Friday, 6 May 2016

Tring Park Hoopoe & a finessing of feathers

He's emerged! Duke of Burgundy, Ivinghoe Beacon, 05/05/2016

This week I think I’ve been trying to cram the whole of April and early May into two sunny days. Yesterday was a good’un, with year firsts for local Swifts, Dingy Skipper and Duke of Burgundy, plus an out of the blue Hoopoe bouncing around in Tring Park. Judging by Twitter, it was truly magical, “now you see me, now you don’t!”. I got lucky, arriving just 10 minutes before it flew up the steep slope on the south side (the wooded bank, in the far distance, in the photo below), and appeared to keep going, heading SSE. That was the last I saw of it.

View over Tring Park plus digiscoped Hoopoe on 05/05/2016

Of course, firsts and the rare are the exception. Mostly, the highlights are extraordinary encounters with the ordinary: a bird that is settled, perhaps singing or preening, showing no fear or aversion and, without fanfare, you find that you are permitted to weave your senses into the experience of The Other. You forget yourself, and you and the bird unite. A delicate yet very real relationship comes to life: the observer and the observed. I had one such moment yesterday.

In the morning, I walked the length of the River Bulbourne where the Grey Wagtails are nesting. The female was safely on her eggs and I left her to it. However, a male flew in and perched up nearby. I’m guessing he’s the mate although there is this third adult around which I’ve not yet been able to sex. I’ve no idea what role this extra bird has. Is it perhaps a young adult from last year’s brood, helping with this year’s rearing? I know some species have that type of familial relationship but I’ve no idea if it happens in Wagtails?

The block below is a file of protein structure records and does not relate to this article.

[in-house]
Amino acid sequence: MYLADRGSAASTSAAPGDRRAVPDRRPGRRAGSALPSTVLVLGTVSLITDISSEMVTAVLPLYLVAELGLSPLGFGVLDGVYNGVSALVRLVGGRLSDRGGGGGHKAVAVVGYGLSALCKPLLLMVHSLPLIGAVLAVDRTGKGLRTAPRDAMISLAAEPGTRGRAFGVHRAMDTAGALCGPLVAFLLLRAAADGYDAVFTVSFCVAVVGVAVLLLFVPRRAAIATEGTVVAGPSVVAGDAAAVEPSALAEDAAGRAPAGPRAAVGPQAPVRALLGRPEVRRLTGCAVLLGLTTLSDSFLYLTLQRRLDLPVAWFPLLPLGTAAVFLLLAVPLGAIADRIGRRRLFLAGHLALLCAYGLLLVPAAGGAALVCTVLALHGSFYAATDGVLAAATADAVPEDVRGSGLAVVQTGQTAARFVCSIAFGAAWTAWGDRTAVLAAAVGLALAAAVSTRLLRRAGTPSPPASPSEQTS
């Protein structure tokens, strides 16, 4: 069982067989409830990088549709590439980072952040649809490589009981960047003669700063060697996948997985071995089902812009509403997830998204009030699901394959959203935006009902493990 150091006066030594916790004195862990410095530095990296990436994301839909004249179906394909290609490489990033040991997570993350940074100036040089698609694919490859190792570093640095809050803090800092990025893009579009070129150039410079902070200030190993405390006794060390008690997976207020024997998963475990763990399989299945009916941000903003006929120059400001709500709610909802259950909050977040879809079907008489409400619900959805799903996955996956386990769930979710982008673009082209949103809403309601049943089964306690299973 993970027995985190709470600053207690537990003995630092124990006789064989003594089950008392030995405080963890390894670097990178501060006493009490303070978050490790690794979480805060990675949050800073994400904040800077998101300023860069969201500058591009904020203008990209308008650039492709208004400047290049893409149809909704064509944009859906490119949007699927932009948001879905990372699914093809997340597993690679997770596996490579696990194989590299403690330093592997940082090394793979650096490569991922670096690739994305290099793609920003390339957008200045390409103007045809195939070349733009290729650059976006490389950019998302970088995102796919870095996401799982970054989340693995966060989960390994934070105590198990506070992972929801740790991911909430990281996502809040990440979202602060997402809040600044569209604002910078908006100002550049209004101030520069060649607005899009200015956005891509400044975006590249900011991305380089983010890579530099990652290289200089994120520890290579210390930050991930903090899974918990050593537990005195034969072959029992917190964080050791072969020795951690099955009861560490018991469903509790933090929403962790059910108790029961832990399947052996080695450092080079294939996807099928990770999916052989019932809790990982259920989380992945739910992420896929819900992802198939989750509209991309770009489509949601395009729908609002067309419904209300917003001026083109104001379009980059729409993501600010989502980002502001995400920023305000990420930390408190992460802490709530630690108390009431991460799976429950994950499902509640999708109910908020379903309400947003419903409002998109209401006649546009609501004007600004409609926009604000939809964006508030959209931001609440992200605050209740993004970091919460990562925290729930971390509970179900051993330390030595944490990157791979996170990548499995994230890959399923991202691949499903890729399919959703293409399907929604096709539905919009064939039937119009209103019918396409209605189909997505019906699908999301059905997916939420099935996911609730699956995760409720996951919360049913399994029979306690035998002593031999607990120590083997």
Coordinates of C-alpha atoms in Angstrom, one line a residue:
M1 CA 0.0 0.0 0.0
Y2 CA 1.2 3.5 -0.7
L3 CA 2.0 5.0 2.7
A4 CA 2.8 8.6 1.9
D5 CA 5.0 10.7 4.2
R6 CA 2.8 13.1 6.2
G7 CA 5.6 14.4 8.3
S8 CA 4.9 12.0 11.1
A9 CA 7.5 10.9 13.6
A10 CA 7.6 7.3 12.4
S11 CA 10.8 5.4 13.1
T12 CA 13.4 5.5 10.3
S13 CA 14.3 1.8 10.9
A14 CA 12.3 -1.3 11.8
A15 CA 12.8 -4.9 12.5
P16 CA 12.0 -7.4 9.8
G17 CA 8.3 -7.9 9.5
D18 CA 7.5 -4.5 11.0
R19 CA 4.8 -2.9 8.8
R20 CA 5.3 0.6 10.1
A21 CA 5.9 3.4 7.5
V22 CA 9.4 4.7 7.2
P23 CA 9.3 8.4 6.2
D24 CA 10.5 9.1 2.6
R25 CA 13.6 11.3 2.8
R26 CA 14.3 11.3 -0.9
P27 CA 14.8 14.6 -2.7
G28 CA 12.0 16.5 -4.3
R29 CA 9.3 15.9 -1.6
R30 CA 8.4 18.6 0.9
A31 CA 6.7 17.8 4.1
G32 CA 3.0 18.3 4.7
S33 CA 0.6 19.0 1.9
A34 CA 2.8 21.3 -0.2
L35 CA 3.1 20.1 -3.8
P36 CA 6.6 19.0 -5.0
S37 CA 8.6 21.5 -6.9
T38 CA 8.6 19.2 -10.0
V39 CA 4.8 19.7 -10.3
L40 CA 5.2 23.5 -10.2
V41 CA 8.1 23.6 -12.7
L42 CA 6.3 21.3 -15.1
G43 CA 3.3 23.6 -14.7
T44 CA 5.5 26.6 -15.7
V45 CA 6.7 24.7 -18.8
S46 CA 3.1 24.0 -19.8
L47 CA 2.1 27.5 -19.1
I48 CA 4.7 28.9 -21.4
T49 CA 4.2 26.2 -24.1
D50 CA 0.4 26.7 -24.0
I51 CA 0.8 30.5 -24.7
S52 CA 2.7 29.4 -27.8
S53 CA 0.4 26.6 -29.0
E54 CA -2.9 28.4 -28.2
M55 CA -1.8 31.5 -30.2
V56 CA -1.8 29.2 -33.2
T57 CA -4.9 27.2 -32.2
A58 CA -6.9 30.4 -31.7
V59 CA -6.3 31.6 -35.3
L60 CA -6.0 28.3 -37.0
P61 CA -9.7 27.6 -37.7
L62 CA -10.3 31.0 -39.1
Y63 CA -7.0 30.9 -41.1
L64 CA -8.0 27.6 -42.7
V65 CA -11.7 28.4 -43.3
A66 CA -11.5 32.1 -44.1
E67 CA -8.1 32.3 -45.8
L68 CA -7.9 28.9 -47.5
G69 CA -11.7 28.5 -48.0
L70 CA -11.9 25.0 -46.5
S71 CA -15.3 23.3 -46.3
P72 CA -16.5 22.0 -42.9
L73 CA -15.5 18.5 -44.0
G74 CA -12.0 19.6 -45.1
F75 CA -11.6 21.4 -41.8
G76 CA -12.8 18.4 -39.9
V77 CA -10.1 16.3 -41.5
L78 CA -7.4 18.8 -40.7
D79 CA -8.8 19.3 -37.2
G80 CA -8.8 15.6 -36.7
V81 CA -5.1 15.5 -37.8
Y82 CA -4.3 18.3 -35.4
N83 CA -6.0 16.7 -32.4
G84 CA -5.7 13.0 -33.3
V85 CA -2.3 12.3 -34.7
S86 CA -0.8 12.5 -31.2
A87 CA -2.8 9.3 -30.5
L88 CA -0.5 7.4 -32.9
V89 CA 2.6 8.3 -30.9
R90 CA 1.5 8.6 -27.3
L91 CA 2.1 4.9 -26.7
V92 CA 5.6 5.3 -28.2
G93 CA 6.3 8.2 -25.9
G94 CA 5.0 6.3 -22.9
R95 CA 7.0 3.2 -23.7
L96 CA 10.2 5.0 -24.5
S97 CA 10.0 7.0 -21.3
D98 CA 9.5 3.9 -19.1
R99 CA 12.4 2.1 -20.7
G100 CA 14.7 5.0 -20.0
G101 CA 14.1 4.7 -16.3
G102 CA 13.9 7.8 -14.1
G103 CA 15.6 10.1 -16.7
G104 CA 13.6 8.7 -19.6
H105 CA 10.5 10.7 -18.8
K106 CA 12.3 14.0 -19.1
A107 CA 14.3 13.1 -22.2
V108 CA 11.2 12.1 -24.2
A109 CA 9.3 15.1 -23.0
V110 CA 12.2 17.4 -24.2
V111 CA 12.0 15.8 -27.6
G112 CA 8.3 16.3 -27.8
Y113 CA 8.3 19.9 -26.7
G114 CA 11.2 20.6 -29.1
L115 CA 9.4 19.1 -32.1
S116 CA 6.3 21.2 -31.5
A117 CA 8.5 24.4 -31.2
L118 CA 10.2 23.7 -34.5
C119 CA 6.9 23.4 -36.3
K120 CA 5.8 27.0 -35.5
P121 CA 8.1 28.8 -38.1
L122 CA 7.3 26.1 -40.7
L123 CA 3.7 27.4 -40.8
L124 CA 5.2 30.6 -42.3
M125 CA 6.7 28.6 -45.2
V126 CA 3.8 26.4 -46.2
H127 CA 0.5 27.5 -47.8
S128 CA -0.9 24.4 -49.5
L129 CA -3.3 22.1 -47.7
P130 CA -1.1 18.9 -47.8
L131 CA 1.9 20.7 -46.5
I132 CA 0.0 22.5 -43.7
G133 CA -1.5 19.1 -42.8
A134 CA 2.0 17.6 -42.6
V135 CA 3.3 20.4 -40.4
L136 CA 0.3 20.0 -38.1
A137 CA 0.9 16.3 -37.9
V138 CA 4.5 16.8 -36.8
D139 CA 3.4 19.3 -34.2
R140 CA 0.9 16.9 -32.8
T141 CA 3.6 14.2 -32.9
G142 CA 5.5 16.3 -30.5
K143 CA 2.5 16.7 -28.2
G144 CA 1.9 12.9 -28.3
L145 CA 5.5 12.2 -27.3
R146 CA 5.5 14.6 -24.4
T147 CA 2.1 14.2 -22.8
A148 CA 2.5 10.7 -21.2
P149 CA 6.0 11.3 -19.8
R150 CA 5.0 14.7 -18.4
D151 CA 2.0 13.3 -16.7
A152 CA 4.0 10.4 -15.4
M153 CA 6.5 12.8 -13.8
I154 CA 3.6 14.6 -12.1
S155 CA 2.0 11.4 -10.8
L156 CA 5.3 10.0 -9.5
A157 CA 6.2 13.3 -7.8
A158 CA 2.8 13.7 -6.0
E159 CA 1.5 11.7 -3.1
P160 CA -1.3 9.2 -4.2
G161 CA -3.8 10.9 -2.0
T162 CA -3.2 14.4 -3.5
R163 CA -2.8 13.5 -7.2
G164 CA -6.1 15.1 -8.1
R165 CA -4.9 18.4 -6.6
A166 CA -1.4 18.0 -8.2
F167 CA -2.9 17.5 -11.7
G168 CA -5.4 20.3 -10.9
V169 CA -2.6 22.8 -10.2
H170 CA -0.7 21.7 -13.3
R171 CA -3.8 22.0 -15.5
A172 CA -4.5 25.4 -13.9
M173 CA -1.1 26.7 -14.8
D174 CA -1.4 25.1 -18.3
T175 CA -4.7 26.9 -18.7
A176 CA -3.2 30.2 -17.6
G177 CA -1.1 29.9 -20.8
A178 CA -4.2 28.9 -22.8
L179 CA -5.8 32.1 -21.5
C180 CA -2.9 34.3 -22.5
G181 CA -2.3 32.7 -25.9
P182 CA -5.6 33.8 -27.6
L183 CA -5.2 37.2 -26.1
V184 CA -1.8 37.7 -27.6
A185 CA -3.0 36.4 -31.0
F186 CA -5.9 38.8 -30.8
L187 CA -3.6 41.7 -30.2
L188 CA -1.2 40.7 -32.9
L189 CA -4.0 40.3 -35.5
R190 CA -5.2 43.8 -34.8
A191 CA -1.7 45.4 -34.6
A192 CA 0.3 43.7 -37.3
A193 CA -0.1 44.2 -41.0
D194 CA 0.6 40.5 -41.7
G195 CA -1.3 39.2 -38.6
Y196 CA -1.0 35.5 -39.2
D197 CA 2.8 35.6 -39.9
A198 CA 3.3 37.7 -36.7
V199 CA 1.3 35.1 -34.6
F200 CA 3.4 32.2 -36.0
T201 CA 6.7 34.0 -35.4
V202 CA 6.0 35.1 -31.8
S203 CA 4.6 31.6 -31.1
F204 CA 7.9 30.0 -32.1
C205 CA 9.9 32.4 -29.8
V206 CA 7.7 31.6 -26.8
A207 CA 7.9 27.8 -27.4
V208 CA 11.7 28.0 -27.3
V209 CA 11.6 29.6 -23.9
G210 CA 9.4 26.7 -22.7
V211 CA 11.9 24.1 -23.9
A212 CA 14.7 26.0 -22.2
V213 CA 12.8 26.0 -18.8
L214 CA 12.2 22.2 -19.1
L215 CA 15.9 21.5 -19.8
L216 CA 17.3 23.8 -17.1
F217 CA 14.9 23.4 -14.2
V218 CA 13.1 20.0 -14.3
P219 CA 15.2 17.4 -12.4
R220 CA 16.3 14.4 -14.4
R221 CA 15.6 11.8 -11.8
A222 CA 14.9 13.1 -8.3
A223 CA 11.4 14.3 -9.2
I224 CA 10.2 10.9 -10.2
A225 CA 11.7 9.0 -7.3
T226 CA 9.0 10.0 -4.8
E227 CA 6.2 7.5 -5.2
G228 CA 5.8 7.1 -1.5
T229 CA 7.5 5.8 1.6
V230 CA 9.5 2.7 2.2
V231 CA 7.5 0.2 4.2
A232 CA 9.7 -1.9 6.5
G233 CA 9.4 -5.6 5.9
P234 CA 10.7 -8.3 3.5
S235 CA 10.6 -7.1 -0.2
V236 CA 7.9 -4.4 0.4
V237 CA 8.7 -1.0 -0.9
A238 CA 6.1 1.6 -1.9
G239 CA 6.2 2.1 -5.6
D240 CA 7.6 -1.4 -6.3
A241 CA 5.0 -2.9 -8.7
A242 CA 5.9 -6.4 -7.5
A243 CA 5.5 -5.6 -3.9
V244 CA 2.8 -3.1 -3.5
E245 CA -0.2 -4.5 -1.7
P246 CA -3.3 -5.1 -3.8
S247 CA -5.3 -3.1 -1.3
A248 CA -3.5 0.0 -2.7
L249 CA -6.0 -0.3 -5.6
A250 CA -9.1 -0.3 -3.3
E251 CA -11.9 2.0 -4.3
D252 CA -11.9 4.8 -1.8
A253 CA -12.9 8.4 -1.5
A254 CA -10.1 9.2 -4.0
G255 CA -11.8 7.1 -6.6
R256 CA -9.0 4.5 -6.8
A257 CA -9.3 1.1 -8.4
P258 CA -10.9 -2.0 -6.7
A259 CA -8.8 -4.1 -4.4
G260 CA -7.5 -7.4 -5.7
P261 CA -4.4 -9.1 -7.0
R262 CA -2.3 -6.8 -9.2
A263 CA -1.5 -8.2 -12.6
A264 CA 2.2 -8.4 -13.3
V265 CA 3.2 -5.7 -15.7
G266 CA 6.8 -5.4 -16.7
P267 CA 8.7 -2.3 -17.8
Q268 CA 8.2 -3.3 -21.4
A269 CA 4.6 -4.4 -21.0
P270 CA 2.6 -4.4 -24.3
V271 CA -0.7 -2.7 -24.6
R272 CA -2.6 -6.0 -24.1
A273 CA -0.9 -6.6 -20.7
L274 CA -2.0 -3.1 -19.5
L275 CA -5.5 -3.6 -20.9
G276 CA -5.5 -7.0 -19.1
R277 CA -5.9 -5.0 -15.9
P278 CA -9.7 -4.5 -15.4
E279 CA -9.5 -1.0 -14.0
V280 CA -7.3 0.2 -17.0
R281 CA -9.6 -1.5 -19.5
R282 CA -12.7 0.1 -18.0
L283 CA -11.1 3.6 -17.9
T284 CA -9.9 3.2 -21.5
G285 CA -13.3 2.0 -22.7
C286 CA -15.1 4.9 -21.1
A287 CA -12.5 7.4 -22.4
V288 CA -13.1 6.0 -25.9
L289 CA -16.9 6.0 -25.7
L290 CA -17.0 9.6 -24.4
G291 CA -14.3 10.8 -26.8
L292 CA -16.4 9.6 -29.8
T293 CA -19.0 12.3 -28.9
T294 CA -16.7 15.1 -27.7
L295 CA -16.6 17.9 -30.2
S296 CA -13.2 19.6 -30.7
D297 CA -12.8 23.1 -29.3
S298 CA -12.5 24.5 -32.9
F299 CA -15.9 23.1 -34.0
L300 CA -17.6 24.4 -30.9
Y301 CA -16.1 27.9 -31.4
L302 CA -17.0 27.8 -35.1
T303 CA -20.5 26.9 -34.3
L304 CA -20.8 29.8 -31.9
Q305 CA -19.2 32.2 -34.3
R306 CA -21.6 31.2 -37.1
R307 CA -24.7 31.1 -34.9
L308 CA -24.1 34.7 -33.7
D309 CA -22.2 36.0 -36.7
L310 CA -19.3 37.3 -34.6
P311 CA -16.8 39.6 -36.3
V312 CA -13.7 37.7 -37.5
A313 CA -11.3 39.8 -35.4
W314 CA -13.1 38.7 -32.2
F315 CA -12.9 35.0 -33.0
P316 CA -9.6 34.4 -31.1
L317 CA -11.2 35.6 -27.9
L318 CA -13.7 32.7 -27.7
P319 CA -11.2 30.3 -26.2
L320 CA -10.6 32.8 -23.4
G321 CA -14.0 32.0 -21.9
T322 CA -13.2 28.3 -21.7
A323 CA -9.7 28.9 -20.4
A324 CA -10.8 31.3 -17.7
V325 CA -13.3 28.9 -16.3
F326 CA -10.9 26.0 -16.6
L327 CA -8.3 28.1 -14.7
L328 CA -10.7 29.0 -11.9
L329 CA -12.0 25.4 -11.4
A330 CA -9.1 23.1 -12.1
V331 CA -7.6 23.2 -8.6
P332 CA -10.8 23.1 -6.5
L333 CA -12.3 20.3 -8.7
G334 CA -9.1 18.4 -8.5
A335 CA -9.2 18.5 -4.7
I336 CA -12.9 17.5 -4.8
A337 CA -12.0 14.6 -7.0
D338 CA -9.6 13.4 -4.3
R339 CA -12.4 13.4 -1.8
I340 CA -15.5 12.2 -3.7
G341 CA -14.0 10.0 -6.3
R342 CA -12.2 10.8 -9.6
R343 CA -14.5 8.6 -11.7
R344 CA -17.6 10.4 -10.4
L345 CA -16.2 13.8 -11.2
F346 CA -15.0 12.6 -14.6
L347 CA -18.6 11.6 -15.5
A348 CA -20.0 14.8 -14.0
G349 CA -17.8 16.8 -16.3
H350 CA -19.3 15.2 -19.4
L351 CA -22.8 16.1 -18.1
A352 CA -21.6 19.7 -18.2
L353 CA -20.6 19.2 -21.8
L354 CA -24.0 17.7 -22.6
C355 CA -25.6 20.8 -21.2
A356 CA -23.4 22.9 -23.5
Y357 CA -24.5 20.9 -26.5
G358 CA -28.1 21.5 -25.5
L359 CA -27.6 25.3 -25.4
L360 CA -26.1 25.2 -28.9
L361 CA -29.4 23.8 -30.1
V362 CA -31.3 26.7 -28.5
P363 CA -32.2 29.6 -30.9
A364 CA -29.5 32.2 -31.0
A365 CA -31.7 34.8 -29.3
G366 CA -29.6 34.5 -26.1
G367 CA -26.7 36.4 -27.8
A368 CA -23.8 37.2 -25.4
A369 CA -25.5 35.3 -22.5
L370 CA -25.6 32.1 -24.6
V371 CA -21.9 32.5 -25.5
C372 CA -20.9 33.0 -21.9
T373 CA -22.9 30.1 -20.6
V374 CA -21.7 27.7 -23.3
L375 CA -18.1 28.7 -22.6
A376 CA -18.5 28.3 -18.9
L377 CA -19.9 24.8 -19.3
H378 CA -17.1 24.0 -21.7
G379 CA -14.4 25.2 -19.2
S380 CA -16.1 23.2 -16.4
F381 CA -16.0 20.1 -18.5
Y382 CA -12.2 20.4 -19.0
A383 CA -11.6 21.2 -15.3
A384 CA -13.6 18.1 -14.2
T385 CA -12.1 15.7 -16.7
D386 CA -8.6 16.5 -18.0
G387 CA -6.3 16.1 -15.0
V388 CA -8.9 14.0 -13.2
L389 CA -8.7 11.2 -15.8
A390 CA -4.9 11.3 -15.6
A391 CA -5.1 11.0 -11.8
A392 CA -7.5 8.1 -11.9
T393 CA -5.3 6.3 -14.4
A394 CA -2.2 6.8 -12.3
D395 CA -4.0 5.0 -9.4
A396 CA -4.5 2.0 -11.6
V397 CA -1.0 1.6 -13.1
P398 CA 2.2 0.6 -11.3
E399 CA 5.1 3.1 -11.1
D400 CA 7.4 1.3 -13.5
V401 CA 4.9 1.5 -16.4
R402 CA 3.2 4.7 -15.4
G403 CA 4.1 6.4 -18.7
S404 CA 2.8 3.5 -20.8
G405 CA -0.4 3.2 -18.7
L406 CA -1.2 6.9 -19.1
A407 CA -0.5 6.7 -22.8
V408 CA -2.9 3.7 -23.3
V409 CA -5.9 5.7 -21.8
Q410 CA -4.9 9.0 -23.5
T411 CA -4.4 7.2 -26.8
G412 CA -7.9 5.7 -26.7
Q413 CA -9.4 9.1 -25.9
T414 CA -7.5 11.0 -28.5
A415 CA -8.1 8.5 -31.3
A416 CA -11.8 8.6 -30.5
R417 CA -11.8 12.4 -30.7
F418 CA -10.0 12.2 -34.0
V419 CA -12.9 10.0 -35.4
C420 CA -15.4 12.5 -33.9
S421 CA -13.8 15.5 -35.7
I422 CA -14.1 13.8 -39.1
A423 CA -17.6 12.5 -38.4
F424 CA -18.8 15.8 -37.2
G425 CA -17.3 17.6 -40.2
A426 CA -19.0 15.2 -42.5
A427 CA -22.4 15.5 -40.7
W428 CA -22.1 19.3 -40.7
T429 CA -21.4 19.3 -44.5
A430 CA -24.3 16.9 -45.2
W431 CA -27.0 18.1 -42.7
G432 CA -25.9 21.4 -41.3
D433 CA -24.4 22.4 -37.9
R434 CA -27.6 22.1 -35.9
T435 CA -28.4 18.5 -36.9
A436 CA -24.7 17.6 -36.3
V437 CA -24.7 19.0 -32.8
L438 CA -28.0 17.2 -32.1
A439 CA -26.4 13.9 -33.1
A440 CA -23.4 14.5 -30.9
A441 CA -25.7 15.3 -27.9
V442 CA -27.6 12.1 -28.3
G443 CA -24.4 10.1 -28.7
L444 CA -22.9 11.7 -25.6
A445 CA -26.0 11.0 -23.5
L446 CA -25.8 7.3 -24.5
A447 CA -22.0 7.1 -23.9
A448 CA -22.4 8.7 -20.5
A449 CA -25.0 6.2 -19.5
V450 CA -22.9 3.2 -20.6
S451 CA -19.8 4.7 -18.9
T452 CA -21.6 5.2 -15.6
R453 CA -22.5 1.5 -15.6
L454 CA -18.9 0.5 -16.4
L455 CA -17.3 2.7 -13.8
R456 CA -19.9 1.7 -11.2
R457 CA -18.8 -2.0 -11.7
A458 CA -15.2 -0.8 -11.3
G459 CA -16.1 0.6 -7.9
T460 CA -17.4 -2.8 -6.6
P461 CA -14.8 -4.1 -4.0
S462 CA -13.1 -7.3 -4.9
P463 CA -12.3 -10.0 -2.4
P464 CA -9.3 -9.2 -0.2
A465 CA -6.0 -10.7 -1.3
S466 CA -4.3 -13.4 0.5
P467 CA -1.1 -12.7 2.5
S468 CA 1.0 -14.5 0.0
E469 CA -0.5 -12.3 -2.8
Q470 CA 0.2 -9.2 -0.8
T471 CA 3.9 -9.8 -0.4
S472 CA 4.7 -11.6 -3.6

Anyway, the smart male balanced and preened and swished his tail for nearly 2 minutes. I stood in the sunshine, watching/filming through the scope, savouring every second. The terms of these encounters are always dictated by the other. As soon as he was through finessing his feathers, the tether between us dropped and he was wild again. My breathing returned to normal, my consciousness expanded and each of us assumed our separated selves, mine the richer for our brief alliance...

[The digiscoped video is best viewed in 4K: press play then click on the cog, bottom right, and select 2160p4K quality]




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4 comments:

  1. Love the Duke photo and getting a Hoopoe no doubt made your day.

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  2. Many thanks Marc. Yes, not a lot of Hoopoes in Herts!

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  3. Excellent writing - as ever, and well done on connecting with a local Hoopoe!

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    1. Thank you Martin. I did get very lucky with the Hoopoe - just rocked up at the right moment - no skill whatsoever involved, lol. I hope the season has started well for you down at Maple Lodge. Butterflies seem to be 2-3 weeks behind last year's dates but hopefully, with some settled, warm weather, they'll do ok. Still no Small Blues at the A41 site yet.

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